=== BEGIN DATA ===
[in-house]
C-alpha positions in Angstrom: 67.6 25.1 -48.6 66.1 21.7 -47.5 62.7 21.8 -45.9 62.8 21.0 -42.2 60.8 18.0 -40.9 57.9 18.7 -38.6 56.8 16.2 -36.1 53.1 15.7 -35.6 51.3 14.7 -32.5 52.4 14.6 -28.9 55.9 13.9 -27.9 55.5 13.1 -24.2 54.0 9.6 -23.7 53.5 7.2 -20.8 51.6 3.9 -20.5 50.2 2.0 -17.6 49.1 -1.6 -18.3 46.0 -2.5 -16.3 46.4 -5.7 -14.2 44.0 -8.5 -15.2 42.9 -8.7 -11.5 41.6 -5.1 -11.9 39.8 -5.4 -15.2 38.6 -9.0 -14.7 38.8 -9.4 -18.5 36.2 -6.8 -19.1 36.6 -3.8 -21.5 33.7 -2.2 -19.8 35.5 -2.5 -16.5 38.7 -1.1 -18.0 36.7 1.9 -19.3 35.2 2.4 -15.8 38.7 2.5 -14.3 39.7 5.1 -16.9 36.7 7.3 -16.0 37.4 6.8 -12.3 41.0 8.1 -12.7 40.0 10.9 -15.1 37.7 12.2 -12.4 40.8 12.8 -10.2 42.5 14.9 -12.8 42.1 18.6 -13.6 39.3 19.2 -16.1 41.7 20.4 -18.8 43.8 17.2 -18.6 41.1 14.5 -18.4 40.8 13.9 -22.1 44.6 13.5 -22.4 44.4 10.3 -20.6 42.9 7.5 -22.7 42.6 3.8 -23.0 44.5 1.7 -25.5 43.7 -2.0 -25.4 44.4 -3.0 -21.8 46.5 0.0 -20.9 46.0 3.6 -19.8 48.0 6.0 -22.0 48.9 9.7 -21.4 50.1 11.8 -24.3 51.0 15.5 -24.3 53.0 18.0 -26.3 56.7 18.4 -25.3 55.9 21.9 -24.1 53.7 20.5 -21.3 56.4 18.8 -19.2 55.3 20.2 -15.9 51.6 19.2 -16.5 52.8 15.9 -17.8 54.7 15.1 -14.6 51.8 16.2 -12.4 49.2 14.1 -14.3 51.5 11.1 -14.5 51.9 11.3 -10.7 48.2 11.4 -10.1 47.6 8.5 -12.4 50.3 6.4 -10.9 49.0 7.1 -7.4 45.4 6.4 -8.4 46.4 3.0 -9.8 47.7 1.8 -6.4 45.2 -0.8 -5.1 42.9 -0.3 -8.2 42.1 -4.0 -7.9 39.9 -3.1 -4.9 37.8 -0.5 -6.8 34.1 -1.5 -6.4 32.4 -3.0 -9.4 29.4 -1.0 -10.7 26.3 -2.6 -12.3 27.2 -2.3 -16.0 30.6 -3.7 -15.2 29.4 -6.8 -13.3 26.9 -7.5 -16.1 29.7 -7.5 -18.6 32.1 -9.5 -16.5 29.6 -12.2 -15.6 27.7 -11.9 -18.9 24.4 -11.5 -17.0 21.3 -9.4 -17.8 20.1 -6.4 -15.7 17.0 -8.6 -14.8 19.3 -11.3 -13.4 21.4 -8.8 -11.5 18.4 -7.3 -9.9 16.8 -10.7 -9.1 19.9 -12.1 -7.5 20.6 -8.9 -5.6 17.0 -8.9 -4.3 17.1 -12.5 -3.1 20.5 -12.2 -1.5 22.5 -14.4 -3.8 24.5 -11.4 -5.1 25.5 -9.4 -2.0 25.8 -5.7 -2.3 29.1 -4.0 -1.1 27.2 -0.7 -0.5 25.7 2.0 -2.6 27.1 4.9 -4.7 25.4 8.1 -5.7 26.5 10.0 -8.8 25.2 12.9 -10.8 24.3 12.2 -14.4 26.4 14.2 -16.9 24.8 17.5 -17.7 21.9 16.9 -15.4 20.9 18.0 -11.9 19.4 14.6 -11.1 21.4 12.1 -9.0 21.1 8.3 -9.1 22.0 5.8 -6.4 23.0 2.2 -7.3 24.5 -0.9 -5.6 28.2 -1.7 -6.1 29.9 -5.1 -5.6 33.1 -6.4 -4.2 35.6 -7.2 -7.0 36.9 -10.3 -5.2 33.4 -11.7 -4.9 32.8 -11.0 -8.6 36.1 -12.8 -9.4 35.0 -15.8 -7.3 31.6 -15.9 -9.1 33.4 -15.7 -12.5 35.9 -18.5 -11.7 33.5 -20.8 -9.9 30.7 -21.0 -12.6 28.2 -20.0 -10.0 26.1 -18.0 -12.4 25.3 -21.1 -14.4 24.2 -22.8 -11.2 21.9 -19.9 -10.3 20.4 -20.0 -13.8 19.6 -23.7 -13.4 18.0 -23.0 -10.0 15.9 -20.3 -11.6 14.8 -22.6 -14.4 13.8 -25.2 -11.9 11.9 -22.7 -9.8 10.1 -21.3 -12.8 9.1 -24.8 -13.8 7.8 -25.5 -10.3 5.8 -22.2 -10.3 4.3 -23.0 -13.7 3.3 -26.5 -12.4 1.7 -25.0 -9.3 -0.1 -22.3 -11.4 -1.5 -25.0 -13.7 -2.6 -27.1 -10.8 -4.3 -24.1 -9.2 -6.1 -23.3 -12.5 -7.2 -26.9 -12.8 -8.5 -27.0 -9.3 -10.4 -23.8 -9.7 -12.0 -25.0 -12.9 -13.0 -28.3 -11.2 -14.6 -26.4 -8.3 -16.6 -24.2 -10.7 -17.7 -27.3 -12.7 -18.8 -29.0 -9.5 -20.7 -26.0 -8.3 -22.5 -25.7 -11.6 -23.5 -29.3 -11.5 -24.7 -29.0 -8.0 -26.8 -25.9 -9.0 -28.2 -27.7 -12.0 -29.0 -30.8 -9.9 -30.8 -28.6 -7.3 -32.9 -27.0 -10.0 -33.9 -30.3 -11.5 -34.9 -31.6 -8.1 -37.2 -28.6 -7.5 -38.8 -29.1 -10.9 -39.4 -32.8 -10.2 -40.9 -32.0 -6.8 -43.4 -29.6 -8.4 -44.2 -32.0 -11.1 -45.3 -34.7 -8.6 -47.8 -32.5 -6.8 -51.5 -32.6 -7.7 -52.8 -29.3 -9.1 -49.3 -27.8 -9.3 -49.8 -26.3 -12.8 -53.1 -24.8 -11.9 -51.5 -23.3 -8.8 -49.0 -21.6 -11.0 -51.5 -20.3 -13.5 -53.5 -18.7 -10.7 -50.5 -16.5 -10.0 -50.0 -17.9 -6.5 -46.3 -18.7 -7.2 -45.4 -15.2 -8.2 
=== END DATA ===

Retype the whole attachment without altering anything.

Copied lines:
[in-house]
C-alpha positions in Angstrom: 67.6 25.1 -48.6 66.1 21.7 -47.5 62.7 21.8 -45.9 62.8 21.0 -42.2 60.8 18.0 -40.9 57.9 18.7 -38.6 56.8 16.2 -36.1 53.1 15.7 -35.6 51.3 14.7 -32.5 52.4 14.6 -28.9 55.9 13.9 -27.9 55.5 13.1 -24.2 54.0 9.6 -23.7 53.5 7.2 -20.8 51.6 3.9 -20.5 50.2 2.0 -17.6 49.1 -1.6 -18.3 46.0 -2.5 -16.3 46.4 -5.7 -14.2 44.0 -8.5 -15.2 42.9 -8.7 -11.5 41.6 -5.1 -11.9 39.8 -5.4 -15.2 38.6 -9.0 -14.7 38.8 -9.4 -18.5 36.2 -6.8 -19.1 36.6 -3.8 -21.5 33.7 -2.2 -19.8 35.5 -2.5 -16.5 38.7 -1.1 -18.0 36.7 1.9 -19.3 35.2 2.4 -15.8 38.7 2.5 -14.3 39.7 5.1 -16.9 36.7 7.3 -16.0 37.4 6.8 -12.3 41.0 8.1 -12.7 40.0 10.9 -15.1 37.7 12.2 -12.4 40.8 12.8 -10.2 42.5 14.9 -12.8 42.1 18.6 -13.6 39.3 19.2 -16.1 41.7 20.4 -18.8 43.8 17.2 -18.6 41.1 14.5 -18.4 40.8 13.9 -22.1 44.6 13.5 -22.4 44.4 10.3 -20.6 42.9 7.5 -22.7 42.6 3.8 -23.0 44.5 1.7 -25.5 43.7 -2.0 -25.4 44.4 -3.0 -21.8 46.5 0.0 -20.9 46.0 3.6 -19.8 48.0 6.0 -22.0 48.9 9.7 -21.4 50.1 11.8 -24.3 51.0 15.5 -24.3 53.0 18.0 -26.3 56.7 18.4 -25.3 55.9 21.9 -24.1 53.7 20.5 -21.3 56.4 18.8 -19.2 55.3 20.2 -15.9 51.6 19.2 -16.5 52.8 15.9 -17.8 54.7 15.1 -14.6 51.8 16.2 -12.4 49.2 14.1 -14.3 51.5 11.1 -14.5 51.9 11.3 -10.7 48.2 11.4 -10.1 47.6 8.5 -12.4 50.3 6.4 -10.9 49.0 7.1 -7.4 45.4 6.4 -8.4 46.4 3.0 -9.8 47.7 1.8 -6.4 45.2 -0.8 -5.1 42.9 -0.3 -8.2 42.1 -4.0 -7.9 39.9 -3.1 -4.9 37.8 -0.5 -6.8 34.1 -1.5 -6.4 32.4 -3.0 -9.4 29.4 -1.0 -10.7 26.3 -2.6 -12.3 27.2 -2.3 -16.0 30.6 -3.7 -15.2 29.4 -6.8 -13.3 26.9 -7.5 -16.1 29.7 -7.5 -18.6 32.1 -9.5 -16.5 29.6 -12.2 -15.6 27.7 -11.9 -18.9 24.4 -11.5 -17.0 21.3 -9.4 -17.8 20.1 -6.4 -15.7 17.0 -8.6 -14.8 19.3 -11.3 -13.4 21.4 -8.8 -11.5 18.4 -7.3 -9.9 16.8 -10.7 -9.1 19.9 -12.1 -7.5 20.6 -8.9 -5.6 17.0 -8.9 -4.3 17.1 -12.5 -3.1 20.5 -12.2 -1.5 22.5 -14.4 -3.8 24.5 -11.4 -5.1 25.5 -9.4 -2.0 25.8 -5.7 -2.3 29.1 -4.0 -1.1 27.2 -0.7 -0.5 25.7 2.0 -2.6 27.1 4.9 -4.7 25.4 8.1 -5.7 26.5 10.0 -8.8 25.2 12.9 -10.8 24.3 12.2 -14.4 26.4 14.2 -16.9 24.8 17.5 -17.7 21.9 16.9 -15.4 20.9 18.0 -11.9 19.4 14.6 -11.1 21.4 12.1 -9.0 21.1 8.3 -9.1 22.0 5.8 -6.4 23.0 2.2 -7.3 24.5 -0.9 -5.6 28.2 -1.7 -6.1 29.9 -5.1 -5.6 33.1 -6.4 -4.2 35.6 -7.2 -7.0 36.9 -10.3 -5.2 33.4 -11.7 -4.9 32.8 -11.0 -8.6 36.1 -12.8 -9.4 35.0 -15.8 -7.3 31.6 -15.9 -9.1 33.4 -15.7 -12.5 35.9 -18.5 -11.7 33.5 -20.8 -9.9 30.7 -21.0 -12.6 28.2 -20.0 -10.0 26.1 -18.0 -12.4 25.3 -21.1 -14.4 24.2 -22.8 -11.2 21.9 -19.9 -10.3 20.4 -20.0 -13.8 19.6 -23.7 -13.4 18.0 -23.0 -10.0 15.9 -20.3 -11.6 14.8 -22.6 -14.4 13.8 -25.2 -11.9 11.9 -22.7 -9.8 10.1 -21.3 -12.8 9.1 -24.8 -13.8 7.8 -25.5 -10.3 5.8 -22.2 -10.3 4.3 -23.0 -13.7 3.3 -26.5 -12.4 1.7 -25.0 -9.3 -0.1 -22.3 -11.4 -1.5 -25.0 -13.7 -2.6 -27.1 -10.8 -4.3 -24.1 -9.2 -6.1 -23.3 -12.5 -7.2 -26.9 -12.8 -8.5 -27.0 -9.3 -10.4 -23.8 -9.7 -12.0 -25.0 -12.9 -13.0 -28.3 -11.2 -14.6 -26.4 -8.3 -16.6 -24.2 -10.7 -17.7 -27.3 -12.7 -18.8 -29.0 -9.5 -20.7 -26.0 -8.3 -22.5 -25.7 -11.6 -23.5 -29.3 -11.5 -24.7 -29.0 -8.0 -26.8 -25.9 -9.0 -28.2 -27.7 -12.0 -29.0 -30.8 -9.9 -30.8 -28.6 -7.3 -32.9 -27.0 -10.0 -33.9 -30.3 -11.5 -34.9 -31.6 -8.1 -37.2 -28.6 -7.5 -38.8 -29.1 -10.9 -39.4 -32.8 -10.2 -40.9 -32.0 -6.8 -43.4 -29.6 -8.4 -44.2 -32.0 -11.1 -45.3 -34.7 -8.6 -47.8 -32.5 -6.8 -51.5 -32.6 -7.7 -52.8 -29.3 -9.1 -49.3 -27.8 -9.3 -49.8 -26.3 -12.8 -53.1 -24.8 -11.9 -51.5 -23.3 -8.8 -49.0 -21.6 -11.0 -51.5 -20.3 -13.5 -53.5 -18.7 -10.7 -50.5 -16.5 -10.0 -50.0 -17.9 -6.5 -46.3 -18.7 -7.2 -45.4 -15.2 -8.2 